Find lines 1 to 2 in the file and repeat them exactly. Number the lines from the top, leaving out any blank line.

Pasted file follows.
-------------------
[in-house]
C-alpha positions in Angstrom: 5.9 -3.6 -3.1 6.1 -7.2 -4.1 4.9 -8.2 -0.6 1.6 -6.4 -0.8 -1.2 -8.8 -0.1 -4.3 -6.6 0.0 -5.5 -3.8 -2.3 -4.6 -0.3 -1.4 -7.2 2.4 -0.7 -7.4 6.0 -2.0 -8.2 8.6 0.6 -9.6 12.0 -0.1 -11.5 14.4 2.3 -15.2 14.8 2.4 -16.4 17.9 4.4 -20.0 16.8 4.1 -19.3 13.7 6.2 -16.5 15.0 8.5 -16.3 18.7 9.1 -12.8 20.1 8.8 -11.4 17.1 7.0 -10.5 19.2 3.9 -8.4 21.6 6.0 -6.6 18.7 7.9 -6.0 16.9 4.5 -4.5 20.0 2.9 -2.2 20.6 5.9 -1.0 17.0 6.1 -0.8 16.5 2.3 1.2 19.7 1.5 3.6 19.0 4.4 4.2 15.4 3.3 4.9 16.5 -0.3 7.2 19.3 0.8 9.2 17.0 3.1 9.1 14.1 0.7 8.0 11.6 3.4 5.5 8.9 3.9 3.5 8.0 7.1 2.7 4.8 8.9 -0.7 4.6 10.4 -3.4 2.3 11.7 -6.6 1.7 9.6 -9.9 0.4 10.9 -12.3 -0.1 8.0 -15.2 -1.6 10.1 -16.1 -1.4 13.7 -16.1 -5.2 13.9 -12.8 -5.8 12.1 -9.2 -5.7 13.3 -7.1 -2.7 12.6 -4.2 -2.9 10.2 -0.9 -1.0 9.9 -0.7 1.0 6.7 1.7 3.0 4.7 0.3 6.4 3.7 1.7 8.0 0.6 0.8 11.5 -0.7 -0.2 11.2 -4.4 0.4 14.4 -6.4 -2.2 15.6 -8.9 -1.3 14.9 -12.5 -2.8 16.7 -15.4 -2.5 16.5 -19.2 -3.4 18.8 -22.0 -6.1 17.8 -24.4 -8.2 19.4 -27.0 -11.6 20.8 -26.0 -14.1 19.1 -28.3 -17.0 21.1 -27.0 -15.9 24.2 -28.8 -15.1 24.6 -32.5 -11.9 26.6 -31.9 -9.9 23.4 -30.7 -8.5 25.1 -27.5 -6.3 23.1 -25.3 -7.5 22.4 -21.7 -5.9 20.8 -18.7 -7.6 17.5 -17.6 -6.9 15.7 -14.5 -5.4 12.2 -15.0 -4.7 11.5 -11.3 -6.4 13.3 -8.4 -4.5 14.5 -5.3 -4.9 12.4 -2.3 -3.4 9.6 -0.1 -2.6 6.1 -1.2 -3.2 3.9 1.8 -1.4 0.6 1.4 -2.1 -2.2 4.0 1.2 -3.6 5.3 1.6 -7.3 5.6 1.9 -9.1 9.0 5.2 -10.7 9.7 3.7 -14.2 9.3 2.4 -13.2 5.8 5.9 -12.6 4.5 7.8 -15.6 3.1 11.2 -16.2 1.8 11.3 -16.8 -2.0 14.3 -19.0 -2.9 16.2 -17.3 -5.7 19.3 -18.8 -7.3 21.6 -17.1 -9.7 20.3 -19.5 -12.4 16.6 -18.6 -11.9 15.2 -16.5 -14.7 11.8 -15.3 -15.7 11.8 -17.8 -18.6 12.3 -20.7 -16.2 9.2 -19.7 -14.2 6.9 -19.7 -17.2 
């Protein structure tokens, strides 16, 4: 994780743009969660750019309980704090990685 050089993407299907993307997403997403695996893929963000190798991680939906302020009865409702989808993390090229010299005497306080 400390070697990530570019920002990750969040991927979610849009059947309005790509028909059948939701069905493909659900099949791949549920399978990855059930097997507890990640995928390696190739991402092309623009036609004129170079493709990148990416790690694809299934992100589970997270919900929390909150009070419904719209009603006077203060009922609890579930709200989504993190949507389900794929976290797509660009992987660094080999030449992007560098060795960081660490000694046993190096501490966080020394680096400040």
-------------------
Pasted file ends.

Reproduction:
[in-house]
C-alpha positions in Angstrom: 5.9 -3.6 -3.1 6.1 -7.2 -4.1 4.9 -8.2 -0.6 1.6 -6.4 -0.8 -1.2 -8.8 -0.1 -4.3 -6.6 0.0 -5.5 -3.8 -2.3 -4.6 -0.3 -1.4 -7.2 2.4 -0.7 -7.4 6.0 -2.0 -8.2 8.6 0.6 -9.6 12.0 -0.1 -11.5 14.4 2.3 -15.2 14.8 2.4 -16.4 17.9 4.4 -20.0 16.8 4.1 -19.3 13.7 6.2 -16.5 15.0 8.5 -16.3 18.7 9.1 -12.8 20.1 8.8 -11.4 17.1 7.0 -10.5 19.2 3.9 -8.4 21.6 6.0 -6.6 18.7 7.9 -6.0 16.9 4.5 -4.5 20.0 2.9 -2.2 20.6 5.9 -1.0 17.0 6.1 -0.8 16.5 2.3 1.2 19.7 1.5 3.6 19.0 4.4 4.2 15.4 3.3 4.9 16.5 -0.3 7.2 19.3 0.8 9.2 17.0 3.1 9.1 14.1 0.7 8.0 11.6 3.4 5.5 8.9 3.9 3.5 8.0 7.1 2.7 4.8 8.9 -0.7 4.6 10.4 -3.4 2.3 11.7 -6.6 1.7 9.6 -9.9 0.4 10.9 -12.3 -0.1 8.0 -15.2 -1.6 10.1 -16.1 -1.4 13.7 -16.1 -5.2 13.9 -12.8 -5.8 12.1 -9.2 -5.7 13.3 -7.1 -2.7 12.6 -4.2 -2.9 10.2 -0.9 -1.0 9.9 -0.7 1.0 6.7 1.7 3.0 4.7 0.3 6.4 3.7 1.7 8.0 0.6 0.8 11.5 -0.7 -0.2 11.2 -4.4 0.4 14.4 -6.4 -2.2 15.6 -8.9 -1.3 14.9 -12.5 -2.8 16.7 -15.4 -2.5 16.5 -19.2 -3.4 18.8 -22.0 -6.1 17.8 -24.4 -8.2 19.4 -27.0 -11.6 20.8 -26.0 -14.1 19.1 -28.3 -17.0 21.1 -27.0 -15.9 24.2 -28.8 -15.1 24.6 -32.5 -11.9 26.6 -31.9 -9.9 23.4 -30.7 -8.5 25.1 -27.5 -6.3 23.1 -25.3 -7.5 22.4 -21.7 -5.9 20.8 -18.7 -7.6 17.5 -17.6 -6.9 15.7 -14.5 -5.4 12.2 -15.0 -4.7 11.5 -11.3 -6.4 13.3 -8.4 -4.5 14.5 -5.3 -4.9 12.4 -2.3 -3.4 9.6 -0.1 -2.6 6.1 -1.2 -3.2 3.9 1.8 -1.4 0.6 1.4 -2.1 -2.2 4.0 1.2 -3.6 5.3 1.6 -7.3 5.6 1.9 -9.1 9.0 5.2 -10.7 9.7 3.7 -14.2 9.3 2.4 -13.2 5.8 5.9 -12.6 4.5 7.8 -15.6 3.1 11.2 -16.2 1.8 11.3 -16.8 -2.0 14.3 -19.0 -2.9 16.2 -17.3 -5.7 19.3 -18.8 -7.3 21.6 -17.1 -9.7 20.3 -19.5 -12.4 16.6 -18.6 -11.9 15.2 -16.5 -14.7 11.8 -15.3 -15.7 11.8 -17.8 -18.6 12.3 -20.7 -16.2 9.2 -19.7 -14.2 6.9 -19.7 -17.2 